10 Ways to Increase your Income in the Philippines

Last Updated May 20, 2024 @ 7:57 am

Quick Take

What’s the best way to increase your income in the Philippines?

The best way to increase your income in the Philippines can vary based on your individual skills, interests, and resources. Here are the top methods we highly recommended:

  1. Skill Enhancement and Education: Continuously upgrading your skills and education can lead to better job opportunities and higher salaries. This could include earning certifications, attending workshops, or acquiring degrees that are in demand. Fields such as IT, digital marketing, and healthcare offer lucrative opportunities.
  2. Freelancing and Remote Work: The Philippines has a strong freelancing community. Platforms like Upwork, Freelancer, and Fiverr can be utilized to find freelance gigs that can supplement your income. Skills in writing, graphic design, web development, and digital marketing are particularly in demand.
  3. Starting a Business: Entrepreneurship is a viable path to increasing income. Identifying market gaps and starting a small business—be it in food services, retail, or online commerce—can yield substantial returns. The key is to start small and scale gradually while managing risks.
  4. Investments: Investing in stocks, mutual funds, or real estate can provide passive income over time. The Philippine Stock Exchange (PSE) offers various opportunities for stock investments, and real estate remains a strong investment avenue due to the growing economy and urban development.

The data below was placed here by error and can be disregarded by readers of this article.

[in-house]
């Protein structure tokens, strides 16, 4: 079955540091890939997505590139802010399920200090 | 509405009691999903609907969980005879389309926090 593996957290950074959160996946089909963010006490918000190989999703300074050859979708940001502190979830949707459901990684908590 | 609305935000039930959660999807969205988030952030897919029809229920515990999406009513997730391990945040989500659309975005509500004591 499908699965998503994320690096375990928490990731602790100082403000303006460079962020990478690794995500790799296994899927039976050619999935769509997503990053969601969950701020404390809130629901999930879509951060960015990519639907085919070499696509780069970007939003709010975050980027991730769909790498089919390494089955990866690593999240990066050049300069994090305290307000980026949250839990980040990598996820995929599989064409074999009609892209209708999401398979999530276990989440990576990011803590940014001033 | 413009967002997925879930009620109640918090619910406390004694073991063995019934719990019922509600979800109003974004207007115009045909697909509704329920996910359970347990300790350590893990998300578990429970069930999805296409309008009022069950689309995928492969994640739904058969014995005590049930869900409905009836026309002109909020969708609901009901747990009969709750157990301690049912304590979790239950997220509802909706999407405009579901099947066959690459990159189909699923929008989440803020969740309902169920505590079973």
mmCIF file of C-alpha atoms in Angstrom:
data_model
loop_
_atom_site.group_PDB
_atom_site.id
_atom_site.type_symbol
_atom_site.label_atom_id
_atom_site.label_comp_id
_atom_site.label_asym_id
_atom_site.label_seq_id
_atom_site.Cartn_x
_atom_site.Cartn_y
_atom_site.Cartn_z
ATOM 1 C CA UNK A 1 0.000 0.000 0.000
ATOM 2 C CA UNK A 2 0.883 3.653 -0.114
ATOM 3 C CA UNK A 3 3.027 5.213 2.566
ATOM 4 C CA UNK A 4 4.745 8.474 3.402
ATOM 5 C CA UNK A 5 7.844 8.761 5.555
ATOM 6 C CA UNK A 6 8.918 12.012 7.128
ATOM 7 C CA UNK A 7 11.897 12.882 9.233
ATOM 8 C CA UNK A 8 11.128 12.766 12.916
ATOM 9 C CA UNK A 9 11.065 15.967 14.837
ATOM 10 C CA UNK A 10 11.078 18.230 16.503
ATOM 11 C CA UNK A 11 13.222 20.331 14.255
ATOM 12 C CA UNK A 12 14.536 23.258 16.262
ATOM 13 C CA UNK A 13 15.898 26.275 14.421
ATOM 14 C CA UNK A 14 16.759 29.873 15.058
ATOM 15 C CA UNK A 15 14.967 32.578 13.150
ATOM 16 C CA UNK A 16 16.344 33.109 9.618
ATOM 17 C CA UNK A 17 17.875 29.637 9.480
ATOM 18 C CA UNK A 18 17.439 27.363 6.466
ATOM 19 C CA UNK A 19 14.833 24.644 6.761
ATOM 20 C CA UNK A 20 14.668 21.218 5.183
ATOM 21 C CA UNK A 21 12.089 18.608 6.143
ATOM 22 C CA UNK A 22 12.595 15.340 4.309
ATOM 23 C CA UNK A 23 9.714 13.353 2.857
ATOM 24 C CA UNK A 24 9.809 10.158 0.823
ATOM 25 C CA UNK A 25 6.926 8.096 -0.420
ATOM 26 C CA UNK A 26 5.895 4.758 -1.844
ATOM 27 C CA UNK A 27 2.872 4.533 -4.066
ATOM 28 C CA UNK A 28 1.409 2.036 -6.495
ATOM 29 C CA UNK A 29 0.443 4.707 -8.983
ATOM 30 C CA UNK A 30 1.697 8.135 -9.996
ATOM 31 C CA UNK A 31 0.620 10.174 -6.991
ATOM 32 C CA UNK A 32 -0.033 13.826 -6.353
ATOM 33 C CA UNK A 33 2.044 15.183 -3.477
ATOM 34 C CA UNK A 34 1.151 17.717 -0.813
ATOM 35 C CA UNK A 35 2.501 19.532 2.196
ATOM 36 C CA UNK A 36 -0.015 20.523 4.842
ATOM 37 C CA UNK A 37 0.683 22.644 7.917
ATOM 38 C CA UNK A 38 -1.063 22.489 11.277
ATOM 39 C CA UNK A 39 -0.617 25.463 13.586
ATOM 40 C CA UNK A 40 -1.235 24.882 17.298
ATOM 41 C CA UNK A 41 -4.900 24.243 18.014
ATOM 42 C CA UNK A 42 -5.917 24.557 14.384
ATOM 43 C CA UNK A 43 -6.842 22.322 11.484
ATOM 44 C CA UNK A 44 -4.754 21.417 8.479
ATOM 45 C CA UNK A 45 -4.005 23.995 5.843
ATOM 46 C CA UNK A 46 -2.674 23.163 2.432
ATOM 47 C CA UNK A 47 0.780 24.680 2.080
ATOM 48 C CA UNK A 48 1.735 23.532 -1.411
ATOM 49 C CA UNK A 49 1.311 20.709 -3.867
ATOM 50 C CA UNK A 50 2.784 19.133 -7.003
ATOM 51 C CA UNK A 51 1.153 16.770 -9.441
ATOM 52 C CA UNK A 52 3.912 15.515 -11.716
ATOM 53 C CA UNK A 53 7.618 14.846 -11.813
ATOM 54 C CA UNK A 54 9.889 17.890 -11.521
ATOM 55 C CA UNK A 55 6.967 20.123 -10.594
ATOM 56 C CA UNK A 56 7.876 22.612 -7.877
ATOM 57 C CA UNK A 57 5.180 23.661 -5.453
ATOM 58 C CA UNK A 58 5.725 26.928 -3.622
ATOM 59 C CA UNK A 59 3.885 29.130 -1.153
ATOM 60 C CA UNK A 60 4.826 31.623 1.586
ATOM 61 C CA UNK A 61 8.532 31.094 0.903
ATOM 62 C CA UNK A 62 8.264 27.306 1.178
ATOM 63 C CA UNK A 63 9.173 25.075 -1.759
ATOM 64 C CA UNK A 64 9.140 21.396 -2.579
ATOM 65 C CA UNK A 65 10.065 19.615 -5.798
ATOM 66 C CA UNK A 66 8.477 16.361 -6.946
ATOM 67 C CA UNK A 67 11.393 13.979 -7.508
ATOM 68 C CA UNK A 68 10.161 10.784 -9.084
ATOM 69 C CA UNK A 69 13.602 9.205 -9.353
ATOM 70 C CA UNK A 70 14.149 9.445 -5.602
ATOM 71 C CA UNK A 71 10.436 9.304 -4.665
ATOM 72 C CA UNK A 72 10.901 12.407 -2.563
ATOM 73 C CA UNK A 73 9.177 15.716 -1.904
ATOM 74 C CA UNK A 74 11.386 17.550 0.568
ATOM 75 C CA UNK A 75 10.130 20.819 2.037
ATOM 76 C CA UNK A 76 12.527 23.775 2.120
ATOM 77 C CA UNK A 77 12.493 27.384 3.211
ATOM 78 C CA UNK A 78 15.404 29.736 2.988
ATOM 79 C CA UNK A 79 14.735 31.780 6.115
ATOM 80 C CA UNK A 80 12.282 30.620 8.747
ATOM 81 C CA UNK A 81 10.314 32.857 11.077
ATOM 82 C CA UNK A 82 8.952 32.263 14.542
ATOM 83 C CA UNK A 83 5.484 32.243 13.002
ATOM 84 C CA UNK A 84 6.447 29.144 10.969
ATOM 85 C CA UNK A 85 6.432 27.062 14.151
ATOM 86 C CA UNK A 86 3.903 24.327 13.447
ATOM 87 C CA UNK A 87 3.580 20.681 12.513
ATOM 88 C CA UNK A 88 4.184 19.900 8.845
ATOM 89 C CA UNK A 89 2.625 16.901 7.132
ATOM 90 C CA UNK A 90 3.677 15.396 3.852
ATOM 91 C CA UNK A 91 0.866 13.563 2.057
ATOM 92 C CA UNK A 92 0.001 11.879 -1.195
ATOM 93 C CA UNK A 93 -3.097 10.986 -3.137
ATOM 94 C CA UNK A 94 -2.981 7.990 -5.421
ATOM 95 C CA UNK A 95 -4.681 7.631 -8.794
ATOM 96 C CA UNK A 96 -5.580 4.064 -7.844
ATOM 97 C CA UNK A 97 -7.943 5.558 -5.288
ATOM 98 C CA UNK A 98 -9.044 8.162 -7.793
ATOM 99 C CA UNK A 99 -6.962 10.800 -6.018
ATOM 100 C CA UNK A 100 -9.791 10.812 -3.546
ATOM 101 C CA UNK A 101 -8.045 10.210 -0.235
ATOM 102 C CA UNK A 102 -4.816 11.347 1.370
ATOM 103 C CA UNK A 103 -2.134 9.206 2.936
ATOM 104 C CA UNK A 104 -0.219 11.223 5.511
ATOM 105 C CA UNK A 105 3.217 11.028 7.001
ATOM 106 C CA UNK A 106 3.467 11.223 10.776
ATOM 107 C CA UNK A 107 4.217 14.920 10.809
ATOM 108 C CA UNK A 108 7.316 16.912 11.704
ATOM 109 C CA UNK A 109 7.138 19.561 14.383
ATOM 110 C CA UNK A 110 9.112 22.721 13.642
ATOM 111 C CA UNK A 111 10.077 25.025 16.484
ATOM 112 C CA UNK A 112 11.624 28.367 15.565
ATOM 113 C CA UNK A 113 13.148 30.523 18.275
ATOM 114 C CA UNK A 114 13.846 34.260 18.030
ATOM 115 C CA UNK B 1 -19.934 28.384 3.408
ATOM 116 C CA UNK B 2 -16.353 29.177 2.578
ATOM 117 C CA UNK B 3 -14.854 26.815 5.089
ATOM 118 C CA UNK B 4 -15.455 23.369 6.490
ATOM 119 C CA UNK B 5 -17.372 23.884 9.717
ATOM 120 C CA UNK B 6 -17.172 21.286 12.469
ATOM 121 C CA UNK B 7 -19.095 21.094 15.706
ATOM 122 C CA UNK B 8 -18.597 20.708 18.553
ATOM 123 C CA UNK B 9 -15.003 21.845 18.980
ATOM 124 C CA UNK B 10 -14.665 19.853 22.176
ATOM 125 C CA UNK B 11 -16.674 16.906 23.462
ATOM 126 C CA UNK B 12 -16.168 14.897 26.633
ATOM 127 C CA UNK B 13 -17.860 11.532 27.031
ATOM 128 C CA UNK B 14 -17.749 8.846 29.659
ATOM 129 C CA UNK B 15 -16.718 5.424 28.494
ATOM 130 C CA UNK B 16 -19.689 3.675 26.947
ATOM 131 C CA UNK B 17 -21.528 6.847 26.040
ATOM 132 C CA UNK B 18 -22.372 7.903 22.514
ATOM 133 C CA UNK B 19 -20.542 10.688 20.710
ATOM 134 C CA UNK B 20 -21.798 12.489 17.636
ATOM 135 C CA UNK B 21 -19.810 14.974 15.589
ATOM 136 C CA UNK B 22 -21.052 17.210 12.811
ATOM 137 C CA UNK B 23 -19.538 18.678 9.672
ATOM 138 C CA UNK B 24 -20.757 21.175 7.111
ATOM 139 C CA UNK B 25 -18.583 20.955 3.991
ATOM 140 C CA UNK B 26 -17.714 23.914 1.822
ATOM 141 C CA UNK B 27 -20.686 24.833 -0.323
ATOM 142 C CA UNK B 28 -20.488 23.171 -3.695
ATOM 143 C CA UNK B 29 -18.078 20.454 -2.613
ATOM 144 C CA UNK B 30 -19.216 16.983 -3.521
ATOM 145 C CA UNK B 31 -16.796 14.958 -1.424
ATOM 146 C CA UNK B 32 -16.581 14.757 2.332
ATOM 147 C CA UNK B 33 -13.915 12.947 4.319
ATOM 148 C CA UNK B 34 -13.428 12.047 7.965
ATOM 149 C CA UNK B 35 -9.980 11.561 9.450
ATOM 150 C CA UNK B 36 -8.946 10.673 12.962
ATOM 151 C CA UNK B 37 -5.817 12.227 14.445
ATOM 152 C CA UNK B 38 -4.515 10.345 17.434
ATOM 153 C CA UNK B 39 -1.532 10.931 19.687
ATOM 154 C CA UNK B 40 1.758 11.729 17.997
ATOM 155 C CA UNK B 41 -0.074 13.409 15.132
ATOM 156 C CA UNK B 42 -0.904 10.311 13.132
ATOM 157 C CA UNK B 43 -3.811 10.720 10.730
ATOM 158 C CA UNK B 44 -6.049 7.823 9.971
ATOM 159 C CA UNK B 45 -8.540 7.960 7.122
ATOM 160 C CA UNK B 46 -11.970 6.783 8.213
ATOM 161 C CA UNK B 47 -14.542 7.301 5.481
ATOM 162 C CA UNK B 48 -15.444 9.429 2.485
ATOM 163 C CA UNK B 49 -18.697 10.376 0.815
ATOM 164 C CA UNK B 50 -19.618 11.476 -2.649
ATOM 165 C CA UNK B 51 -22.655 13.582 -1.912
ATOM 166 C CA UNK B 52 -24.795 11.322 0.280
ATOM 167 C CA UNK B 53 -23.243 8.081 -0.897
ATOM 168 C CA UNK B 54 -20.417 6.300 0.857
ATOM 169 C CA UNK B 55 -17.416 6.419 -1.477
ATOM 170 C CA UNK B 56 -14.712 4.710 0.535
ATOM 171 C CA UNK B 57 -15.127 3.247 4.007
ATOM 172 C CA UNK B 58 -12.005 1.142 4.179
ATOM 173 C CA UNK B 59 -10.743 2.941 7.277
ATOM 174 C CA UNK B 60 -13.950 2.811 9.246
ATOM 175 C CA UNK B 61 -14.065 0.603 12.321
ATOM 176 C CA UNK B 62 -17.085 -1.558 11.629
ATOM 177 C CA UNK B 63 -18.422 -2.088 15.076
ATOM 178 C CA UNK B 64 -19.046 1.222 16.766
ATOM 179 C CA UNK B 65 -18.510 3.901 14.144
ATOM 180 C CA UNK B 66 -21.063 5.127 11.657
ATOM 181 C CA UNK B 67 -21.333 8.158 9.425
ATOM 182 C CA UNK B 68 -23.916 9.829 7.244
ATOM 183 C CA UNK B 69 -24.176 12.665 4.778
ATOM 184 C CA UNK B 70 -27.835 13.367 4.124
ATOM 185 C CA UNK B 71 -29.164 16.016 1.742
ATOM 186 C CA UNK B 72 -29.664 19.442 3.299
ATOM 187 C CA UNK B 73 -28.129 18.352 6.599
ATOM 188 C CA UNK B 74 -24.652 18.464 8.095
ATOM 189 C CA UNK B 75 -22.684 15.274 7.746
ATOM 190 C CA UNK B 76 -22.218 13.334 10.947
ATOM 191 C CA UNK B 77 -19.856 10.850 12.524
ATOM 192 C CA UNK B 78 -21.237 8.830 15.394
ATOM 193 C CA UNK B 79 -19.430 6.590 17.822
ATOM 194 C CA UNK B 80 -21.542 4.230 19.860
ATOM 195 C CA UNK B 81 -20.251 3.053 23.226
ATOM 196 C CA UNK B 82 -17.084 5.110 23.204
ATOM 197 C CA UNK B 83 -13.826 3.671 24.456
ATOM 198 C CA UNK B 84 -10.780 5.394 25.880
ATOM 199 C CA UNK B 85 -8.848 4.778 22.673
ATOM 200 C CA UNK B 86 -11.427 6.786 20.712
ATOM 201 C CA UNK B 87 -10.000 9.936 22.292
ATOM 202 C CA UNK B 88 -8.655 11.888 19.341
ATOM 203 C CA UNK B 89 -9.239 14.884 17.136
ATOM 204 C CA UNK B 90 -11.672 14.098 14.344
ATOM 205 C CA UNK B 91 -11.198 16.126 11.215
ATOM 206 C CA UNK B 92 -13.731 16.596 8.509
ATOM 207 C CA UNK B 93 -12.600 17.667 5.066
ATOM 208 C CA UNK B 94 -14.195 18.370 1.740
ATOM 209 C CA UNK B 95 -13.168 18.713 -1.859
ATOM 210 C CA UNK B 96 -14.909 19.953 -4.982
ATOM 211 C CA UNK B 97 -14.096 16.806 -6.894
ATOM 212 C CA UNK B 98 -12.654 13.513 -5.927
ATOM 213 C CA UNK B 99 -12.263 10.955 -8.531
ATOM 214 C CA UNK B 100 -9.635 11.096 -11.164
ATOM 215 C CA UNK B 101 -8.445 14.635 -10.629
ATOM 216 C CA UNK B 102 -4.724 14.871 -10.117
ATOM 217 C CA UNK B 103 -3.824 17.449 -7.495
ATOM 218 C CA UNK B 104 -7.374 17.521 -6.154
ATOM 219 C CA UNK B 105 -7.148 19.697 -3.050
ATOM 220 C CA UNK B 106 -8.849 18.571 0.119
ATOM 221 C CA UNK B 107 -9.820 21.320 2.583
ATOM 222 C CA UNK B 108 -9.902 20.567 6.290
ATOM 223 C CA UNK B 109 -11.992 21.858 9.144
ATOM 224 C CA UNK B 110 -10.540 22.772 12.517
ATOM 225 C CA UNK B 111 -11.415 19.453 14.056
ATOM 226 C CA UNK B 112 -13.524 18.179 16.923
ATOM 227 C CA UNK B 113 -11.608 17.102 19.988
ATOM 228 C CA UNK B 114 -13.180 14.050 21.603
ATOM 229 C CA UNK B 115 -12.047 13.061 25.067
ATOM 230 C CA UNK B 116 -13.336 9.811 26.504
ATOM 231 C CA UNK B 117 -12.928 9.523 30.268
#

5. Job Switching or Negotiation: Sometimes, the simplest way to increase your income is to seek better-paying job opportunities or negotiate your current salary. Researching industry salary standards and building a strong case can help in negotiating a higher salary.

Choosing the best approach depends largely on personal circumstances and market opportunities. Often, combining several of these strategies—such as maintaining a day job while starting a side business or investing—can lead to the best results.

Increasing your income will most likely get you closer to your goal, and help you solve a lot of problems.

Whether you already have savings in the bank or you’re still living paycheck to paycheck, there are many ways you can earn more money

It’s not easy to stay motivated when you’re facing financial problems, but the only thing you can do is persist. At the end of the day, you must combine your focus and action to hit your income goal this month and the next months to come. 

What is Income?

Income refers to the money a person or business receives in exchange for working, providing a service or product, or investing capital. 

People earn income through their salary, and businesses earn income from selling services and goods that are priced more than their production costs. A person’s income may also come from pensions, gifts, or government benefits. 

There are three different income types, and understanding them will enable you to plan your future better. 

What are the Different Types of Income?

1. Active Income

If you regularly receive a salary from your job, that’s your active income. This means that you are exchanging your energy and time, or participation for money.

Active income can stem from wages, tips, commissions, and many more. For instance, if you are working as a barista, the money you make hourly and tips you receive are considered your active income. 

2. Portfolio Income

This refers to the income that comes from investments, royalties, capital gains, and dividends.

For instance, if you’re a recording artist, you can enjoy passive income from selling your music regardless of when it was released.

3. Passive Income